Secretary of Commonwealth Carol Aichele on the fifth day of a trial over Pennsylvania's voter identification law testified at one point that she didn't know what the law said.
She was asked about the details of the law by a lawyer for the plaintiffs, and at one point responded, "I don’t know what the law says," according to CBS.
Aichele also said the state doesn't know the number of voters who would need a new photo ID to vote. She said that an earlier estimate by the state of 759,000 people who lacked a driver's license or alternative ID was released after she was told she needed to come up with a figure.
At the trial, she disagreed with a state official's estimate that the number of people who lack the proper ID to vote could be more than 1 million. "We think the number is substantially less," she said. "We planned on less."
She also stood by a claim that 99 percent of voters have the correct ID.
The law passed in March by a GOP-controlled legislature and signed by Corbett requires voters to show a form of identification before polling. A driver's license, passport, in-state student ID, military ID, local government employee ID or nursing home ID are accepted. The state recently announced that it would introduce a new voting photo ID for voters without any of the forms.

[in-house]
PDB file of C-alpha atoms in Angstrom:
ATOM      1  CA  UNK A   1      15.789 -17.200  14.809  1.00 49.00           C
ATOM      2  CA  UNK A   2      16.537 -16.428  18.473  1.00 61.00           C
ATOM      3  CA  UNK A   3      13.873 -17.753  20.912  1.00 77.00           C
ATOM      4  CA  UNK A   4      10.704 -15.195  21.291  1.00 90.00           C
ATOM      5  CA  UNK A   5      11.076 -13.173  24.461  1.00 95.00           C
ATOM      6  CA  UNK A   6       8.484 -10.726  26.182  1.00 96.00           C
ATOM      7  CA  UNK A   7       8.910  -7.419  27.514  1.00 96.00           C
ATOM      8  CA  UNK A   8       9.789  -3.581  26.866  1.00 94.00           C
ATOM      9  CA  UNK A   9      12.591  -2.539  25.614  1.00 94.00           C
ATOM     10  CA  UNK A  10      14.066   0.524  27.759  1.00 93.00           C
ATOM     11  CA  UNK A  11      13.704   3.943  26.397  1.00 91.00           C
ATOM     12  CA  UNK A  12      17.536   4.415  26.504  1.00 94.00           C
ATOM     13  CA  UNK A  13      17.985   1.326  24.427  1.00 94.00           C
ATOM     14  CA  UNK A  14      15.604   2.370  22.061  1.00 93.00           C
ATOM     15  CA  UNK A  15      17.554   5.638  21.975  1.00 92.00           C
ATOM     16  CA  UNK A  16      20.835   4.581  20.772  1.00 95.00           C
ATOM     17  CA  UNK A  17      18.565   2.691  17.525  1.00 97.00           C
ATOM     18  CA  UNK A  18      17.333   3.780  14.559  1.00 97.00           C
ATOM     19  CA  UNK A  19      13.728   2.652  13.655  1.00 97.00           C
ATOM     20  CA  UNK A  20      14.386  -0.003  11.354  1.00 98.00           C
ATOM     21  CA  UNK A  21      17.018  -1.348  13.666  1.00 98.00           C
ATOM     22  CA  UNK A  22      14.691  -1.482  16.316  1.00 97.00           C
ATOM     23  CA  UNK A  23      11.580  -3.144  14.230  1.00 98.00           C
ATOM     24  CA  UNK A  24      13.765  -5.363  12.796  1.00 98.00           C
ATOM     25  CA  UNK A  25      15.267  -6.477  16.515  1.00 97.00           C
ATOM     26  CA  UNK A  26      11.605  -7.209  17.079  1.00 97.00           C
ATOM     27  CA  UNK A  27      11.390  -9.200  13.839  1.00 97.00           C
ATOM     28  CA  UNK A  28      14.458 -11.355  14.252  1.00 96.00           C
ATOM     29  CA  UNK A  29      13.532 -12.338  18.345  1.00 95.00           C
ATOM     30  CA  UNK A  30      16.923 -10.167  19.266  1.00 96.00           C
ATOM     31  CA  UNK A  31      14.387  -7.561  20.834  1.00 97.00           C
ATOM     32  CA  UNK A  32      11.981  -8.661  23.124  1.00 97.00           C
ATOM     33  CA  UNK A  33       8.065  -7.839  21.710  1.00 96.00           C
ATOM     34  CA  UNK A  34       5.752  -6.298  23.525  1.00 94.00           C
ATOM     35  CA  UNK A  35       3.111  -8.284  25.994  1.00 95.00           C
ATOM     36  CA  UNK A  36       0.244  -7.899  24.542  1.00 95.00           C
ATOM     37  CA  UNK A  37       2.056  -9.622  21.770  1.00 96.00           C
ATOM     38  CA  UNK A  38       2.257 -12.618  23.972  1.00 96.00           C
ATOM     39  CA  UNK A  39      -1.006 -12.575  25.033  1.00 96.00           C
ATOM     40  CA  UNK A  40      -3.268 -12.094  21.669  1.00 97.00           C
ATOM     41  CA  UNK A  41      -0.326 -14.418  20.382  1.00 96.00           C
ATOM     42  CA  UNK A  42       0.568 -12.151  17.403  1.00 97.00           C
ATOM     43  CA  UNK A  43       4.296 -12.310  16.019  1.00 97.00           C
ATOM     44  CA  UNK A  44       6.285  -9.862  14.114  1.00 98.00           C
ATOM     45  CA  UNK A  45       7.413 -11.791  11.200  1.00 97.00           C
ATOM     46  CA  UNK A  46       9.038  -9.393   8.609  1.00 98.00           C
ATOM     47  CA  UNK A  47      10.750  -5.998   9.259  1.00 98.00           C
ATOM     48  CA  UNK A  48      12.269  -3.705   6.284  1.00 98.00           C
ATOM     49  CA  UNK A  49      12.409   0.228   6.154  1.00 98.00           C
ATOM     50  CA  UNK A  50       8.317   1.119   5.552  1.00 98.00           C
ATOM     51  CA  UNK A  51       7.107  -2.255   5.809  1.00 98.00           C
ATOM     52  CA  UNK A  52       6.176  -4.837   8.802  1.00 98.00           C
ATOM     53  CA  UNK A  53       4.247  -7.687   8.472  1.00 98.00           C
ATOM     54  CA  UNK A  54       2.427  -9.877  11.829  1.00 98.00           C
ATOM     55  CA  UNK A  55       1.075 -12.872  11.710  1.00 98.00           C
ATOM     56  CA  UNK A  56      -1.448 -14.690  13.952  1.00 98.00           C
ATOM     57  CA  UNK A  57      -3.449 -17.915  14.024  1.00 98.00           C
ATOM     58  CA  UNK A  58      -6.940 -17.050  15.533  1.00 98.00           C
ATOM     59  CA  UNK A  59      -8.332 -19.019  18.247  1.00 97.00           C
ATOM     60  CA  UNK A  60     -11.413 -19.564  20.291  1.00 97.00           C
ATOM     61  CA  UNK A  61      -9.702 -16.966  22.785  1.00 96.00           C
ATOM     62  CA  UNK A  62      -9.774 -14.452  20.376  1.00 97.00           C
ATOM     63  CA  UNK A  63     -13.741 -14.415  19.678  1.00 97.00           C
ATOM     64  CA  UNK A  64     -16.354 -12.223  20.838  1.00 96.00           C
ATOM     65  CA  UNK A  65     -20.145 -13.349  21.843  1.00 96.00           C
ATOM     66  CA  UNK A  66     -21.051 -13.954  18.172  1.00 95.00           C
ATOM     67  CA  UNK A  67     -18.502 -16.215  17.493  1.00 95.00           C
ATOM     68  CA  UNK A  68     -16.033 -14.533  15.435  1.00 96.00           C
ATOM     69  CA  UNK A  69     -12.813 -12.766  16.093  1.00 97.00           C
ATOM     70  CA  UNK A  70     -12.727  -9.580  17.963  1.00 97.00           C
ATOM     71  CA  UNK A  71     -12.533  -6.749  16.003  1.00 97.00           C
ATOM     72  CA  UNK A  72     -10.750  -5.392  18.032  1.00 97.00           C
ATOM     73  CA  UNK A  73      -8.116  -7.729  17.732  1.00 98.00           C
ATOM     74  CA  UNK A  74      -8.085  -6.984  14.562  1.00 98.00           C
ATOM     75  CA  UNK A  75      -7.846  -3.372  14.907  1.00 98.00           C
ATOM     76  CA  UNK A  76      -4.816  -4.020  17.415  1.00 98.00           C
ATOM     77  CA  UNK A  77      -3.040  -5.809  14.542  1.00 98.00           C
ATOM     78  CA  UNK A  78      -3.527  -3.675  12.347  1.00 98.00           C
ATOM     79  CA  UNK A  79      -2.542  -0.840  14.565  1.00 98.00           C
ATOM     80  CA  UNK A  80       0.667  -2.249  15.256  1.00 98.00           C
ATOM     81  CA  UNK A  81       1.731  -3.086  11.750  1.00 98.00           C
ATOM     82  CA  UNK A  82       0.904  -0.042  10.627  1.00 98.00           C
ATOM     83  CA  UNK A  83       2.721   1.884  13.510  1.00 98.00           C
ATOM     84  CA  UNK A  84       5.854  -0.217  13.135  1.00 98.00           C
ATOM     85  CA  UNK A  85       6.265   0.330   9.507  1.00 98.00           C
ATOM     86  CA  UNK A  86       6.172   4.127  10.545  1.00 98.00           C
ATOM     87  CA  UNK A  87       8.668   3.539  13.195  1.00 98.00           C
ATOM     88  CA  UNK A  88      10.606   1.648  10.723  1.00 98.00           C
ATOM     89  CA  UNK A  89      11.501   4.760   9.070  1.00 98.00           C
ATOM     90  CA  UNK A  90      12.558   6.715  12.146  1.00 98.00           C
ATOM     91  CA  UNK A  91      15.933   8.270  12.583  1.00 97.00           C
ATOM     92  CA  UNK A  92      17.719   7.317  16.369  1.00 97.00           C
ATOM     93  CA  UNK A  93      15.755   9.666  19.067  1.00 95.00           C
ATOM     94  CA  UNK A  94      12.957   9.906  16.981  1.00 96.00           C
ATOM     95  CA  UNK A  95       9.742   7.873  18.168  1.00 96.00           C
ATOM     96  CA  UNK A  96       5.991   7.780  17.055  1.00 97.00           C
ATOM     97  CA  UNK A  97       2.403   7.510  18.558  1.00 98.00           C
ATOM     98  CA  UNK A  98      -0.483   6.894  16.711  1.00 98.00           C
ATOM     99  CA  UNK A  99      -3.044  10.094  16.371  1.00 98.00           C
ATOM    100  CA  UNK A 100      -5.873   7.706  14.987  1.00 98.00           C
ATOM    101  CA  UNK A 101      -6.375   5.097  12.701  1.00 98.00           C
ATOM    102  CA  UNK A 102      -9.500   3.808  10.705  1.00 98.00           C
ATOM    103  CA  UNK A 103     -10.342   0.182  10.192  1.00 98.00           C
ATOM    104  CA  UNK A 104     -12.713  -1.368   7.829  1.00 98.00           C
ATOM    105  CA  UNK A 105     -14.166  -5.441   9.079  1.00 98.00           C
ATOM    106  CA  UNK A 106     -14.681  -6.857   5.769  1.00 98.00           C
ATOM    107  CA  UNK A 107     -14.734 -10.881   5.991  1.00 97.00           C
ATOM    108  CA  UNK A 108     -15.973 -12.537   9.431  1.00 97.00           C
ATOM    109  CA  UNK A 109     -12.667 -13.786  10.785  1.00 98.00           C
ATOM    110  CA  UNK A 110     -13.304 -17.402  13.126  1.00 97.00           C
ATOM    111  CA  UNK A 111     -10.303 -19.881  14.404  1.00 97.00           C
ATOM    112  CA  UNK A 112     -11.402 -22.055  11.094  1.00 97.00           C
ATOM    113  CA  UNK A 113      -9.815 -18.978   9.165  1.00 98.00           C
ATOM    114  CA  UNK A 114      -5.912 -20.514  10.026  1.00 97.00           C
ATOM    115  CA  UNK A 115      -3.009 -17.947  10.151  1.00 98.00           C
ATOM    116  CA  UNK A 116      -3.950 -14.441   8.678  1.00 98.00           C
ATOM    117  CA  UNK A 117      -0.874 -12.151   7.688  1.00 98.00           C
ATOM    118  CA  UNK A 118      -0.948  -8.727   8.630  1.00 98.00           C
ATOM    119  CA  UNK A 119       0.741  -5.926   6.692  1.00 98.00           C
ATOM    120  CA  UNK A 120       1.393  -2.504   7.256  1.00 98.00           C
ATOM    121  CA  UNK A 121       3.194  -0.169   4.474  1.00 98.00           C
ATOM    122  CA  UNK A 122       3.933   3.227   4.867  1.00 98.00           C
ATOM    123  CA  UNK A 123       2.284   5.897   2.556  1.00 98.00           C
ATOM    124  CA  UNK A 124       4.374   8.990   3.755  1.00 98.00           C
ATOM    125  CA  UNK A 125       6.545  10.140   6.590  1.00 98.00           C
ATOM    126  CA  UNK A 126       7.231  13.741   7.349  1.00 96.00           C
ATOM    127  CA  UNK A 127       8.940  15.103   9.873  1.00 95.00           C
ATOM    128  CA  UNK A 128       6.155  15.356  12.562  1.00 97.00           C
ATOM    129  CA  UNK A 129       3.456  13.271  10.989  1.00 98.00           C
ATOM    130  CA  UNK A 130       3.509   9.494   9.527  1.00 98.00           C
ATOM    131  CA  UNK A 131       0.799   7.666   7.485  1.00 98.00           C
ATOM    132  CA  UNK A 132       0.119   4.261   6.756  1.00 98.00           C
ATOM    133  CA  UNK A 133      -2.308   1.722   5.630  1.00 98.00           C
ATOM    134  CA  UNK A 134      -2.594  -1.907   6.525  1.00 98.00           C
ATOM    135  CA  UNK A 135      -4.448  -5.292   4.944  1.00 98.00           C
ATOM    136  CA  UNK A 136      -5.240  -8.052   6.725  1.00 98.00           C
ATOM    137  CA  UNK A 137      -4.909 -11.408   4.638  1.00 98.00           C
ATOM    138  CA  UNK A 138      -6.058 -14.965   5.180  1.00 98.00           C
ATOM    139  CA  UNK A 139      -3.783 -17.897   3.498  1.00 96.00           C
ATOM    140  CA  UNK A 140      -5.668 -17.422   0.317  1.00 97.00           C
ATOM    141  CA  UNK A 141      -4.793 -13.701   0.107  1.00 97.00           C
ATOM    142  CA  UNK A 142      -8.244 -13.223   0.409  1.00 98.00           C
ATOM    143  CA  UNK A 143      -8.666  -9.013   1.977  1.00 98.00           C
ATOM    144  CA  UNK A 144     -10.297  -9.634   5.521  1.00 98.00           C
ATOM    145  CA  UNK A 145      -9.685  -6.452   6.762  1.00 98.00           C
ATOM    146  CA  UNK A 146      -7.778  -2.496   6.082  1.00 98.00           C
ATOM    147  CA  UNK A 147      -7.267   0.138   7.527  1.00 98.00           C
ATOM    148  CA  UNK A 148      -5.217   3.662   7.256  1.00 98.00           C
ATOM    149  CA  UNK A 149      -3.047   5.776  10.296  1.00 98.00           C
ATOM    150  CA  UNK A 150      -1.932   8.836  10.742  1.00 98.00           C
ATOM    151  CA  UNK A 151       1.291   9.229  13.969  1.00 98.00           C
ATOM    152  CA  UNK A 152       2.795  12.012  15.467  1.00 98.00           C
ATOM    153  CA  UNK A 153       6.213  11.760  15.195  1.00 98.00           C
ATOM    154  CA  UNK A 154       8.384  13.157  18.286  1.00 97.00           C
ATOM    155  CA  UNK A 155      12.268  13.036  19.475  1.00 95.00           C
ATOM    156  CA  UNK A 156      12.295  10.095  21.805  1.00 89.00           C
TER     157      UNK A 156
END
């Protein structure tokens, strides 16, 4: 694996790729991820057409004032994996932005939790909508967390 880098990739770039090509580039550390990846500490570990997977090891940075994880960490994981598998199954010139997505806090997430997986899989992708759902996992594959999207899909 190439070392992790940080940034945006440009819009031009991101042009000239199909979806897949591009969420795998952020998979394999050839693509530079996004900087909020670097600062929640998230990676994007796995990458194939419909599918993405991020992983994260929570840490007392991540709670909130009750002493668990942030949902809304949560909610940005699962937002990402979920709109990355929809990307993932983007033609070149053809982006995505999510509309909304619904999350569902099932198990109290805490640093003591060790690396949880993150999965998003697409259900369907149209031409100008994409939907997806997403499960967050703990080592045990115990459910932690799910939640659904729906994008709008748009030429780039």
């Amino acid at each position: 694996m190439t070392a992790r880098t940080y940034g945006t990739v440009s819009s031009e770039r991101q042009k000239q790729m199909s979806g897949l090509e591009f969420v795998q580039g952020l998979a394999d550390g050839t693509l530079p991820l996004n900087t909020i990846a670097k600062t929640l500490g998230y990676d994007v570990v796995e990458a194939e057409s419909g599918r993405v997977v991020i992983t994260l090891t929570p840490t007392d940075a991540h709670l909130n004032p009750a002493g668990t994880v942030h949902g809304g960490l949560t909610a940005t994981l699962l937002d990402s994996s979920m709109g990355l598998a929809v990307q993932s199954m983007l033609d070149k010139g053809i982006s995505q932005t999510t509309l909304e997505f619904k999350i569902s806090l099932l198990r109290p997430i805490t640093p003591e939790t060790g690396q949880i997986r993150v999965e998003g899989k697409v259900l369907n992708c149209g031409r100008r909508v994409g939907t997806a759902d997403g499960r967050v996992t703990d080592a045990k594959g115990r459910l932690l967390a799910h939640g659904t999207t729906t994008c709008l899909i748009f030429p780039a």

The ACLU of Pennsylvania, the Advancement Project, the Public Interest Law Center of Philadelphia and Arnold & Porter LLP filed suit on behalf of 93-year-old Vivian Applewhite, who is the lead plaintiff in the case. She has never had a driver's license, had her purse snatched with her social security card in it but has consistently voted since 1960.
The state has already stipulated in an agreement with the plaintiffs that it has no evidence of past voter fraud, and will not offer evidence that it has occurred or is likely to occur in the 2012 elections.
The Justice Department has launched its own investigation into the law.
CORRECTION: Carol Aichele's name was misspelled in an earlier version of this story.